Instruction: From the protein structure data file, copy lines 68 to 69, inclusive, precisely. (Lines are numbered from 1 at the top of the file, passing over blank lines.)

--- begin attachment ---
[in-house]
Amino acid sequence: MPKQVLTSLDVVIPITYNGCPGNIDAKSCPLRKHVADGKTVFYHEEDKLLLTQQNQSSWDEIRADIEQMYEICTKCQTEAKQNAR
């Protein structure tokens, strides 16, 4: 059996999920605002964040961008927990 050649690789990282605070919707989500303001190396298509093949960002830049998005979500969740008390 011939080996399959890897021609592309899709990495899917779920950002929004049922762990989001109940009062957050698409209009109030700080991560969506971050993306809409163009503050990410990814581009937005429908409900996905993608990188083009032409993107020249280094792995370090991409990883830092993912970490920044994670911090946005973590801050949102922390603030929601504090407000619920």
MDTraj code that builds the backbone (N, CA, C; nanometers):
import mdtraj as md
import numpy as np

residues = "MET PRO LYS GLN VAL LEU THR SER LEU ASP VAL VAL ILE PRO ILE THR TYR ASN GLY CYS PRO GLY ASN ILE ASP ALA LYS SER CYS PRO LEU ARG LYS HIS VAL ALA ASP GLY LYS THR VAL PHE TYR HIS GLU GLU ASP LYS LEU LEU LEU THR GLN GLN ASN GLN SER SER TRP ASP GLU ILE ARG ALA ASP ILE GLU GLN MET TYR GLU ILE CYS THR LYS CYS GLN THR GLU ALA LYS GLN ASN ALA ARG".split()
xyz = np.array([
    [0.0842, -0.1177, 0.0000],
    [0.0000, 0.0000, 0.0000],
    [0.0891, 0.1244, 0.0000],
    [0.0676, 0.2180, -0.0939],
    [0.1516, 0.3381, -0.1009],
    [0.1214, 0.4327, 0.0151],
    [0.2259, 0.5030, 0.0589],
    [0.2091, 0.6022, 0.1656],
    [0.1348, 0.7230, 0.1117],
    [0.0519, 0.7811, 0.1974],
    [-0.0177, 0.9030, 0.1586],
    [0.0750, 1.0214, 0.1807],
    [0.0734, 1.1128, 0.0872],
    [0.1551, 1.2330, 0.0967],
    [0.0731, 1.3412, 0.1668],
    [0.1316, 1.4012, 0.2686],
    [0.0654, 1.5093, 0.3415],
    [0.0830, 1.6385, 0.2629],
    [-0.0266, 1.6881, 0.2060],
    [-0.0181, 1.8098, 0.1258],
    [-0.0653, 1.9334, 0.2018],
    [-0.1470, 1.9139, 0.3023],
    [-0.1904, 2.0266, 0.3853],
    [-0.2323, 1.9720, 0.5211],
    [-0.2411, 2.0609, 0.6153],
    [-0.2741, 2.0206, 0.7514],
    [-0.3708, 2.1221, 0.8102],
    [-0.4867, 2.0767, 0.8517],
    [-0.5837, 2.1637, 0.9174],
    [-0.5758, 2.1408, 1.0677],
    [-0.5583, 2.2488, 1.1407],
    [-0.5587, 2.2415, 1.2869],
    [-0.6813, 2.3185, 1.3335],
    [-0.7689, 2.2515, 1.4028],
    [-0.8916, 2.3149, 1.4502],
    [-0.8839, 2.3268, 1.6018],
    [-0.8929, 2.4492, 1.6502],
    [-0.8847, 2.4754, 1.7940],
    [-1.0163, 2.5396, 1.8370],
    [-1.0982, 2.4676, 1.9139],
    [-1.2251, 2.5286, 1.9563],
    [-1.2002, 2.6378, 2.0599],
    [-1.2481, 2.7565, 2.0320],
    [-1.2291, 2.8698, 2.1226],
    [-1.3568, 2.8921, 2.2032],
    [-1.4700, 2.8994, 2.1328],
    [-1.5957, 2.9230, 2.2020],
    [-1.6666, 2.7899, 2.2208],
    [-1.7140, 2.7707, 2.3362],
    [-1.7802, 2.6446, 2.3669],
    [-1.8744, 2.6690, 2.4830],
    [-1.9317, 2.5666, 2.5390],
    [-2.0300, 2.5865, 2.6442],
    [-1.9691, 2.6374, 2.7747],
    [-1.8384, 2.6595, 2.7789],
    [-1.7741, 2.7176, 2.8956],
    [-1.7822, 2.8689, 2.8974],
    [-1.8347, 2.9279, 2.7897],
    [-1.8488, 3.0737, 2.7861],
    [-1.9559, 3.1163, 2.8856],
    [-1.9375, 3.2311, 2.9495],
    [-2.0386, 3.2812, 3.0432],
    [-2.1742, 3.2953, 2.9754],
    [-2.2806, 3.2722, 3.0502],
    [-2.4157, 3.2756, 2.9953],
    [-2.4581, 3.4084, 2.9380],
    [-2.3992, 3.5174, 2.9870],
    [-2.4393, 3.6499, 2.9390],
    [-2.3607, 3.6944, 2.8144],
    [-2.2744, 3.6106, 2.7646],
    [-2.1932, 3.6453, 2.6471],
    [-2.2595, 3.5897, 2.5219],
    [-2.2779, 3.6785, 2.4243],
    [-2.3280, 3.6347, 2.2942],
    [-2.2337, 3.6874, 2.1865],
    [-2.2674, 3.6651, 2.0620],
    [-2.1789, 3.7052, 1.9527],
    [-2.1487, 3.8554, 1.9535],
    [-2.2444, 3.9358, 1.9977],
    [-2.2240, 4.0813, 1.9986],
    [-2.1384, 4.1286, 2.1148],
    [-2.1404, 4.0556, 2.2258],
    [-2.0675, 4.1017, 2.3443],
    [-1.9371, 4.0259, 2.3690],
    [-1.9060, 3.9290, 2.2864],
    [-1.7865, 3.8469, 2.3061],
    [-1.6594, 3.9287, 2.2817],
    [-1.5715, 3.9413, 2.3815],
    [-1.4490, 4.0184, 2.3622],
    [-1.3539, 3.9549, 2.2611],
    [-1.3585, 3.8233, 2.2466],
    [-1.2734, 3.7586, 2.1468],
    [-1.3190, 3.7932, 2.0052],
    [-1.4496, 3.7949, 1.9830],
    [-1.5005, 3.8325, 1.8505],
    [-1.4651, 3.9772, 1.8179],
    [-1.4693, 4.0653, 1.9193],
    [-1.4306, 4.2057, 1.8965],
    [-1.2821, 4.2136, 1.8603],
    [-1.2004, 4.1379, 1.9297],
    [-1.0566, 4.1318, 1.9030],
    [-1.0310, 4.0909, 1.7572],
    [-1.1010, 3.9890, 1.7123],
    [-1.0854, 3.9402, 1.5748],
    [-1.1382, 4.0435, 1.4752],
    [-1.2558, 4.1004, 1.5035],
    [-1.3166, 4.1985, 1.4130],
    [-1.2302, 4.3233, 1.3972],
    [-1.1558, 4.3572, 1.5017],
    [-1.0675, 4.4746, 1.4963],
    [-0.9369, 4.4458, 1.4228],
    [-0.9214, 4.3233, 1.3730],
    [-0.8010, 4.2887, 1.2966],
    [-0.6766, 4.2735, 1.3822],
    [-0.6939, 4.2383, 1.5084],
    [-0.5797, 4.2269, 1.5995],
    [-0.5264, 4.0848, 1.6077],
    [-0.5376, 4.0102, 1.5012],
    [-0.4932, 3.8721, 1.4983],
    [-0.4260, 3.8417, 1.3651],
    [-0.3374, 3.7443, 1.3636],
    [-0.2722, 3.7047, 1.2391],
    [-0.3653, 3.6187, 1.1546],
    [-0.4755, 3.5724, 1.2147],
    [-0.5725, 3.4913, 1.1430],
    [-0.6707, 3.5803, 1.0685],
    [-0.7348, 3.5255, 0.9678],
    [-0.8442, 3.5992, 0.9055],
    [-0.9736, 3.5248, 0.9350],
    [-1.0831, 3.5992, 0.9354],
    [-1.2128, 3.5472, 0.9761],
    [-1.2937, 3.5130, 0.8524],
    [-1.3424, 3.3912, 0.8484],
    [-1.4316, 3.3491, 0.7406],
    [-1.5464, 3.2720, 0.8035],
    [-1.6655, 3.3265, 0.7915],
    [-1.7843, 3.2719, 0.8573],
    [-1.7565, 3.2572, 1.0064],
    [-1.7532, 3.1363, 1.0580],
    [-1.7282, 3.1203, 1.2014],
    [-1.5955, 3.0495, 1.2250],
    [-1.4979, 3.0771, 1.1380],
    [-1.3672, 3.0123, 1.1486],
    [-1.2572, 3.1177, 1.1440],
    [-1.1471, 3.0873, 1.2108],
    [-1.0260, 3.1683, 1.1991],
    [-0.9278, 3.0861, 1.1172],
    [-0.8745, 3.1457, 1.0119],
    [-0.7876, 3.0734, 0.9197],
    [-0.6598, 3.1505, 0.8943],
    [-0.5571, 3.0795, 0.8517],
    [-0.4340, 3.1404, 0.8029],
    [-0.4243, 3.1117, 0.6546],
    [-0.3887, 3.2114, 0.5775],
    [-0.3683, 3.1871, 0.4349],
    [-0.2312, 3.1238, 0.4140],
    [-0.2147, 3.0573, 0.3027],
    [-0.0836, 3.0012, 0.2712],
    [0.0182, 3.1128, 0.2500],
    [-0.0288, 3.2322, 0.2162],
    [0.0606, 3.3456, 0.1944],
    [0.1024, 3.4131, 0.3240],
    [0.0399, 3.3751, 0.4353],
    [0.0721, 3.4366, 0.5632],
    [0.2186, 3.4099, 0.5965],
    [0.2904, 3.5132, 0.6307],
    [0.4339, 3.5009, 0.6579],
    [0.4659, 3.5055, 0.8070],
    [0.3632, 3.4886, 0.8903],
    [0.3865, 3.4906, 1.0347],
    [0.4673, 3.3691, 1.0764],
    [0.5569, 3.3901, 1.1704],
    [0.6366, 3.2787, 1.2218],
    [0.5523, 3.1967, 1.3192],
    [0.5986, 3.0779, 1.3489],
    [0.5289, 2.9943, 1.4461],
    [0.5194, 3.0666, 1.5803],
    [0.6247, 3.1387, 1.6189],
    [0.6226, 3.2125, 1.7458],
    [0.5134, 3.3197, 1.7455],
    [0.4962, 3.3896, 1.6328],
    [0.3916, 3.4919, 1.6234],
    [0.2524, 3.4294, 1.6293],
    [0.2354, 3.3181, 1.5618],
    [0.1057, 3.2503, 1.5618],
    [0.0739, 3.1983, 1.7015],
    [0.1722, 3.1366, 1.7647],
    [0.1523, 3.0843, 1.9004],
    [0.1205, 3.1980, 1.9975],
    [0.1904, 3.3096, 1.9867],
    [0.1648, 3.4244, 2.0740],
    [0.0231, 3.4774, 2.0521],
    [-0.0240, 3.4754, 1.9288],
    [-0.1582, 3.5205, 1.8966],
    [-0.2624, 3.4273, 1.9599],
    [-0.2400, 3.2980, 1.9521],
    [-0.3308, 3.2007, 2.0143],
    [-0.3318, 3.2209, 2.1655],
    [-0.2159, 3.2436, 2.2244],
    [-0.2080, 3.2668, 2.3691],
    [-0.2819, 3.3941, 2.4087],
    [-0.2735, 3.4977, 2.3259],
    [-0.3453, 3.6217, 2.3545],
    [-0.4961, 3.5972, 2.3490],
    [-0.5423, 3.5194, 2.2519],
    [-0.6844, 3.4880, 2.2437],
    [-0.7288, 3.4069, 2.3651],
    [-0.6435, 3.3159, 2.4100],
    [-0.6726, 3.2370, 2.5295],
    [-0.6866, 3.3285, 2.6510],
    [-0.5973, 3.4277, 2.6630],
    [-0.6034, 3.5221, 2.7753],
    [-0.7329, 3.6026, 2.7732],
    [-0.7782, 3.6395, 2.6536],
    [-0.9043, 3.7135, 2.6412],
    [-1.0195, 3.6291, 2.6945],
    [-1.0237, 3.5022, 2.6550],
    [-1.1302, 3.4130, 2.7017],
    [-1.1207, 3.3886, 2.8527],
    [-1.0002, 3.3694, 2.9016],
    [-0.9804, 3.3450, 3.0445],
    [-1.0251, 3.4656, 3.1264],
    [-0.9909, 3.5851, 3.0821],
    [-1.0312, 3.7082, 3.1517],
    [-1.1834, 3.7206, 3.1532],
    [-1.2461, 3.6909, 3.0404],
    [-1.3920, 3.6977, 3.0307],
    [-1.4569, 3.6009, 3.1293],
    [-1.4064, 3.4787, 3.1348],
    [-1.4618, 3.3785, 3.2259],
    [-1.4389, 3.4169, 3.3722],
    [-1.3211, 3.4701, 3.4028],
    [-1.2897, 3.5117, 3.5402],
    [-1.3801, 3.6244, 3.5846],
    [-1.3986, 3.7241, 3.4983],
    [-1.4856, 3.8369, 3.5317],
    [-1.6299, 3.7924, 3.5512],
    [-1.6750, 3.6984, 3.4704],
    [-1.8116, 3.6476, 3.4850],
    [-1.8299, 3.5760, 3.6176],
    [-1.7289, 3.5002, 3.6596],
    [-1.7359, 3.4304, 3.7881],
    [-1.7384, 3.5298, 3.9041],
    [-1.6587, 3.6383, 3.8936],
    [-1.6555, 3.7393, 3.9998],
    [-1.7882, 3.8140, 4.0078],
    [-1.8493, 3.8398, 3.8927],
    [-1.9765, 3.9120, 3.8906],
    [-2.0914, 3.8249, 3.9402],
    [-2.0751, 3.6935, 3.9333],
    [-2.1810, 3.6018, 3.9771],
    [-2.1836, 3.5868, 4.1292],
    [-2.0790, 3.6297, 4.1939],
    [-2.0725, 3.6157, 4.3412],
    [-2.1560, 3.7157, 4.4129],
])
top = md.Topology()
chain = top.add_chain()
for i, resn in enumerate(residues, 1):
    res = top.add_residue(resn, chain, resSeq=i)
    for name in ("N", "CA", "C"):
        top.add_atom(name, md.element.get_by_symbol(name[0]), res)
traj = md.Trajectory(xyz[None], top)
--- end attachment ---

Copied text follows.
    [-1.9559, 3.1163, 2.8856],
    [-1.9375, 3.2311, 2.9495],